11. Pour filling into the prepared, prebaked crust and bake until filling is set, about 30 minutes.


Print Friendly, PDF & Email

Week #1. Let’s get started!

Simone leads a windswept rhubarb harvest, while she and Raul (back, right) train new employees.  Our training program is simple.  We pair new employees with experienced folks, and have them work side-by-side.  There are so many details when you grow 40 crops and 400 varieties.  We are fortunate to have enough returning employees to outnumber the new people 2:1.  That eases bringing new people on board during the spring rush.

First Delivery!

Welcome to our CSA!  Deliveries begin this week for:
– Weekly members,
– Every-other-week/ purple group
– Sampler/ moon group
Go here to check the delivery schedule for other shares.

Things you need to know.

♦  We post this newsletter/blog each Wednesday night, with a list of veggies for the week, quantities, information about storage and preparation, news of the farm, recipes, and a forecast for the next week’s box.  We alert you by email on Wednesday night once the newsletter is posted and ready to read.
♦  Want earlier notice of what will be in the box?  Check the sidebar on our website homepage around 7 p.m. on Wednesday night.  I’ll post the list under “Box Contents.”  I also provide a tentative list for the following week in the Veggie List section of this newsletter.  The next week’s list is rarely complete but the items listed are ones we feel confident about.
♦  EOW, sampler and weekly members, we assume you read all the newsletters, even on your “off” weeks.  This newsletter (and our emails to you) are our means to communicate with you.
♦  The first few boxes of the season are often the lightest.  EOW members, do not worry that you have signed up for the wrong share!   Our deliveries get heavier and more abundant as the season progresses.
♦  We will sometimes write “OR” in the produce list, e.g. green leaf OR red bibb lettuce.  You will receive one of these crops.  All the boxes at each site are identical; we pack the same crops for all the members at each site.  Please don’t open other members’ boxes.
♦  Wash your produce well this week to remove grit.  It has rained a lot lately, driving grit into the asparagus and anything that forms a head (lettuce, arugula, spinach).  Our crew took extra care with washing but expect to wash everything.  You should always wash your produce!
♦  On Thursday, we deliver CSA boxes to Evansville, Fitchburg, Madison, McFarland, Middleton, Oregon and Verona.
♦  On Friday, we deliver CSA boxes to Brookfield, Janesville, Mequon, Milwaukee, Waukesha and Wauwatosa.

Veggie List and Veggie Notes
May 23/24, 2019 (Th/Fri sites)

Asparagus, 0.6 lb
Spinach, 1 big bunch, ~1.5 lb
Green leaf lettuce, 1
Arugula, 1 bunch
Salad radishes, 1 big bunch
Green garlic, 1 bunch
‘Goldrush’ russet potatoes, ~3 1/2 lb
Rhubarb, ~2 lb

Next week’s box will probably contain asparagus, spinach, button mushrooms, lettuce,  green garlic, bok choy, salad radishes, and rhubarb.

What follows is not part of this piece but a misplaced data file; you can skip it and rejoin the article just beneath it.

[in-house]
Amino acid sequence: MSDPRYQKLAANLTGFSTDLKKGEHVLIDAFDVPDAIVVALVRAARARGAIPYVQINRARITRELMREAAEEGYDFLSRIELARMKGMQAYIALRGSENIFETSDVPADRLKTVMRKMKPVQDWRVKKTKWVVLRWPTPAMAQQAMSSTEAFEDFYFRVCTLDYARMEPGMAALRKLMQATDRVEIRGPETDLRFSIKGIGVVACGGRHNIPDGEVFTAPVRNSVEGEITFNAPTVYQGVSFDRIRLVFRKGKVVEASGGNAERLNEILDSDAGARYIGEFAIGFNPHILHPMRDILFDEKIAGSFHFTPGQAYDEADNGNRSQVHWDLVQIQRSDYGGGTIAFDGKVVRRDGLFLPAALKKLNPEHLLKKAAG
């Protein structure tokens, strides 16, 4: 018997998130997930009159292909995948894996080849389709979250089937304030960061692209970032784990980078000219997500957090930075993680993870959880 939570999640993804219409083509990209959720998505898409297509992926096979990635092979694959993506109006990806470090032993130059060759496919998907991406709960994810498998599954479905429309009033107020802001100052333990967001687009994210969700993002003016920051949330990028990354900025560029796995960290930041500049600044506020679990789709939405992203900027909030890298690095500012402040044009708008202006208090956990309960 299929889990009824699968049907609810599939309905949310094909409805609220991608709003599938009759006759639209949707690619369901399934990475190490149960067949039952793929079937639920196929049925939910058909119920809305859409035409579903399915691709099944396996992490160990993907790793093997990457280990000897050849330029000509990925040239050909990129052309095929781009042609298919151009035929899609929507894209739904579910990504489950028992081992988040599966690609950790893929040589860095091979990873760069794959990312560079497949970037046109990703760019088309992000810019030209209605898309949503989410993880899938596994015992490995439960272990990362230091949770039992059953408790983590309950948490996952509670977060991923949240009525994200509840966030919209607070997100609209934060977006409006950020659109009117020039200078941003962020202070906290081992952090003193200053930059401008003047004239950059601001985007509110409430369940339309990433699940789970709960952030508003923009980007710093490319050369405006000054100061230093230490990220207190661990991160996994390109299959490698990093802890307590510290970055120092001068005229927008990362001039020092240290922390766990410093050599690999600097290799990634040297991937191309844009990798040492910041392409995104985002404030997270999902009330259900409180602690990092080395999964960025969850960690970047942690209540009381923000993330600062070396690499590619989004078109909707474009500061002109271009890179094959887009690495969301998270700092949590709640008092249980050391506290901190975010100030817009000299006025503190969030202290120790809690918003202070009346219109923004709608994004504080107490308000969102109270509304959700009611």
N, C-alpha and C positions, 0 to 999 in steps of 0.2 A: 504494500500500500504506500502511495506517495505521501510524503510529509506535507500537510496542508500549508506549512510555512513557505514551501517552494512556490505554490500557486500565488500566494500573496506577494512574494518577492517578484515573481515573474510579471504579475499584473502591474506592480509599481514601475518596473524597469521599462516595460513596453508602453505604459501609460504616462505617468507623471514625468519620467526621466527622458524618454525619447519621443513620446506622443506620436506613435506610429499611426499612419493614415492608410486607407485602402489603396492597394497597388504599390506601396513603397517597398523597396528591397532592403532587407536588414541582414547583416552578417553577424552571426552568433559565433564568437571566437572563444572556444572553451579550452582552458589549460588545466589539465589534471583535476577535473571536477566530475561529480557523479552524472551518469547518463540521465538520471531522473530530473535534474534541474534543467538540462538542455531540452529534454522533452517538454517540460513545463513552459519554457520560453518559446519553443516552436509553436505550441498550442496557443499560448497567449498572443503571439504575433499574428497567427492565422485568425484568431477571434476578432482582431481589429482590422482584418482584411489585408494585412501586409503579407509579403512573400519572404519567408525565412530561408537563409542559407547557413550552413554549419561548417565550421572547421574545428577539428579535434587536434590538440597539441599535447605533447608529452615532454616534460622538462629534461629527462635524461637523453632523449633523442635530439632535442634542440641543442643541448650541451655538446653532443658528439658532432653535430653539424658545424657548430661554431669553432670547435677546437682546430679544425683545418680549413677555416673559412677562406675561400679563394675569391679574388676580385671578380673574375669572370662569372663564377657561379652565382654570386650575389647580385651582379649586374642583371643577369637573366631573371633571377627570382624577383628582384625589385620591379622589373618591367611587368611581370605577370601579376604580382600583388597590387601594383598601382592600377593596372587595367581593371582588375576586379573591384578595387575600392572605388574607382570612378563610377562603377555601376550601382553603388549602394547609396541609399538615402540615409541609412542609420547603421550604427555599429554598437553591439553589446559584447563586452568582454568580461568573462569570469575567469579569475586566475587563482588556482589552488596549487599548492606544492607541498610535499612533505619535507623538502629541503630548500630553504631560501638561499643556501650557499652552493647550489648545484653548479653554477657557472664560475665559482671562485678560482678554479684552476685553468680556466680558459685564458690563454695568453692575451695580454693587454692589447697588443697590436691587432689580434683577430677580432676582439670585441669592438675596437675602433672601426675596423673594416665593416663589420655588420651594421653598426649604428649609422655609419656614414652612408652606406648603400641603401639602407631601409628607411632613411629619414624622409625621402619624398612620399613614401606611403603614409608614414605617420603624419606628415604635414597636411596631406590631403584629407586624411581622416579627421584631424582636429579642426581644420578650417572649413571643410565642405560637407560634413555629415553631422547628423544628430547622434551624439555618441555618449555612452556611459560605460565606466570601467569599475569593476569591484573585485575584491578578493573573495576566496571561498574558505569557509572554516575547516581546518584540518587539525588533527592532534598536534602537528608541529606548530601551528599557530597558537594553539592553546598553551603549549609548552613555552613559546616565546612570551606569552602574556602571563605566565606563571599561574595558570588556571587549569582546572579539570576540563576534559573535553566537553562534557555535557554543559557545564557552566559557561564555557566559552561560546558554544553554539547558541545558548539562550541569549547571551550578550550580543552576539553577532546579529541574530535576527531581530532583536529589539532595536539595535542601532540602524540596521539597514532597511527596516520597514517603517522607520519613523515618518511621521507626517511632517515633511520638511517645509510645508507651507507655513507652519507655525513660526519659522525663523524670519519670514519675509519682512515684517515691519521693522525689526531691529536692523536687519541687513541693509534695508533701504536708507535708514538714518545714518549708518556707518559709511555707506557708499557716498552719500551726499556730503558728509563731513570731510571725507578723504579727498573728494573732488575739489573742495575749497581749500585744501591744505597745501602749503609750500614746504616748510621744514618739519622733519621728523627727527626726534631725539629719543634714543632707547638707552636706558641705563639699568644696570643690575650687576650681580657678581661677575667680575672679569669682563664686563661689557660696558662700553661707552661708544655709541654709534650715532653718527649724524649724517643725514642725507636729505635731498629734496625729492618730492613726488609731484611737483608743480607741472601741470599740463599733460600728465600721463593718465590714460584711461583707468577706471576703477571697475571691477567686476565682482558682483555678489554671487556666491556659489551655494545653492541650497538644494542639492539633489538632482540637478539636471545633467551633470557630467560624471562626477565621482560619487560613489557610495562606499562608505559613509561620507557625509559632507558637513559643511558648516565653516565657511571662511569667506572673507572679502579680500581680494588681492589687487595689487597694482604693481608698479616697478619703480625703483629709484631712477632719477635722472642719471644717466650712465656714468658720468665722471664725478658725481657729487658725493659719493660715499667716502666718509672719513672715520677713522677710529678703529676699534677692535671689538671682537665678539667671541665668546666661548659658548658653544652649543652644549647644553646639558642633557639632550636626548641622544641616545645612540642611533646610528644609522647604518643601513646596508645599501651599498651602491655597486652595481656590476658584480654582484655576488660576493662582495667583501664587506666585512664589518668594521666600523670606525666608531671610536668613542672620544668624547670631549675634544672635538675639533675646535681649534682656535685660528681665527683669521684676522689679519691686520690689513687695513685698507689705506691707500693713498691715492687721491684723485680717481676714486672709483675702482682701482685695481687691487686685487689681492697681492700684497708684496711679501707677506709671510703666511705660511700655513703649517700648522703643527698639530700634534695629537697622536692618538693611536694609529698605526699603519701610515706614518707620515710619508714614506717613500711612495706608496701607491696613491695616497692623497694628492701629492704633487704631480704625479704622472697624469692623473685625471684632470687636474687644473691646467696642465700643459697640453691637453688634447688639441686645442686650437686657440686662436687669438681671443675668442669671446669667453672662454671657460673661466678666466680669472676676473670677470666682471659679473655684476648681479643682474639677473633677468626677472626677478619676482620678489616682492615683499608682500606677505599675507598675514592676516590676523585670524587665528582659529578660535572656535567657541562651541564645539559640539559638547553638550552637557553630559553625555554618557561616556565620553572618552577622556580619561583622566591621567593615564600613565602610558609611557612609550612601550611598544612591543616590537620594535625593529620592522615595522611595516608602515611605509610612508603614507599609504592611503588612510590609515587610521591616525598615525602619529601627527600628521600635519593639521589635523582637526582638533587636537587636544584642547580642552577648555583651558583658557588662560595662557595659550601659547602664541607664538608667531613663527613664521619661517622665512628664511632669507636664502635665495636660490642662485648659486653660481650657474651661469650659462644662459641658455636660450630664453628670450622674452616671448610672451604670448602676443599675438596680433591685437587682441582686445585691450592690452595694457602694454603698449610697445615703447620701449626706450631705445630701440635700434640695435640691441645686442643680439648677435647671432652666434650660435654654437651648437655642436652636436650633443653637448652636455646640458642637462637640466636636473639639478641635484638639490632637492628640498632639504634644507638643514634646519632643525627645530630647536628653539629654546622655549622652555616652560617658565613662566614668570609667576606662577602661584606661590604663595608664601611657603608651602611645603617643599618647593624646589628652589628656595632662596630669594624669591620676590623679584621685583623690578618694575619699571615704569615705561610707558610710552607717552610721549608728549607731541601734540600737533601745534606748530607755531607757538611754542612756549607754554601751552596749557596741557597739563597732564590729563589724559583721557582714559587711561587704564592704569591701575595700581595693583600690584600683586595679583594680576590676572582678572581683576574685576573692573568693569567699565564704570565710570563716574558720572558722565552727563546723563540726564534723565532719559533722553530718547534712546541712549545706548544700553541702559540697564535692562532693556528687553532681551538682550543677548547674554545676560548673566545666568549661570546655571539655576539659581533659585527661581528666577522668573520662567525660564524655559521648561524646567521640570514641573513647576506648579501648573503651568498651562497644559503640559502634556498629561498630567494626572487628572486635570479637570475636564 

Asparagus – The asparagus is growing slowly because of the chilly weather, especially the cold nights.
Enjoy this spring treat!  Your asparagus will be green or purple.  The purple variety turns dark green when cooked.  Its flavor is almost identical to normal green asparagus.  Wash your asparagus thoroughly to remove hidden grit.  Submerge in water with the tips pointing down, soak briefly, then swish vigorously and pull out of the water.  The draining action helps pull the grit out of the asparagus tips.  Repeat several times.
Storage: Asparagus is perishable, so eat it as soon as possible.  Store in a paper towel, cloth or paper bag, then wrap loosely in a plastic bag.  The paper bag protects the asparagus tips from direct contact with the plastic bag.  The plastic bag keeps the asparagus from wilting.
Preparation: We snap our asparagus at harvest, rather than cutting.  Therefore, there is no need to snap the stalks to remove fibrous ends.  For the same reason, it is not necessary to peel the asparagus stalks.  It’s OK to trim the cut end a bit.
Cooking:  If your asparagus stalks vary greatly in size, you will want to cook the thicker ones longer.  Put an empty steamer pot over water, and bring the water to a boil.  Add the asparagus.  Cover and steam over medium heat until just tender.  Use two forks or a spatula to turn the asparagus during cooking, rotating the bottom spears to the top.  Drain and serve.  Alternatively, you can lay spears flat in the bottom of a broad pan, with ½ inch of water.  Also excellent broiled or grilled.  Good dressed with vinaigrette, or with lime juice, salt and pepper.

Lettuce and spinach – Wash your greens to remove grit splashed into the heads by rain.  Cut to the size you like, submerge in water, swish gently, then pull from the water and drain in a colander.  Some weeks, you will need to repeat in fresh water.  I find it useful to use a kitchen tub for this job, so you don’t have to run an entire sink of water.
Storage hint – To extend the storage life of your tender greens, wash them, dry in a salad spinner, then store in a dry container or bag.  Lettuce, spinach and arugula last much longer when handled this way.

Arugula – (bunch of green leaves with pungent scent) – This is a spring treat!  Arugula is good mixed with lettuce or spinach in salads, or added to cooked dishes such as lasagne or quiche.  I love it on sandwiches.  This arugula is thin-leaved and tender and will not store for long.  Eat soon.  Cover and refrigerate.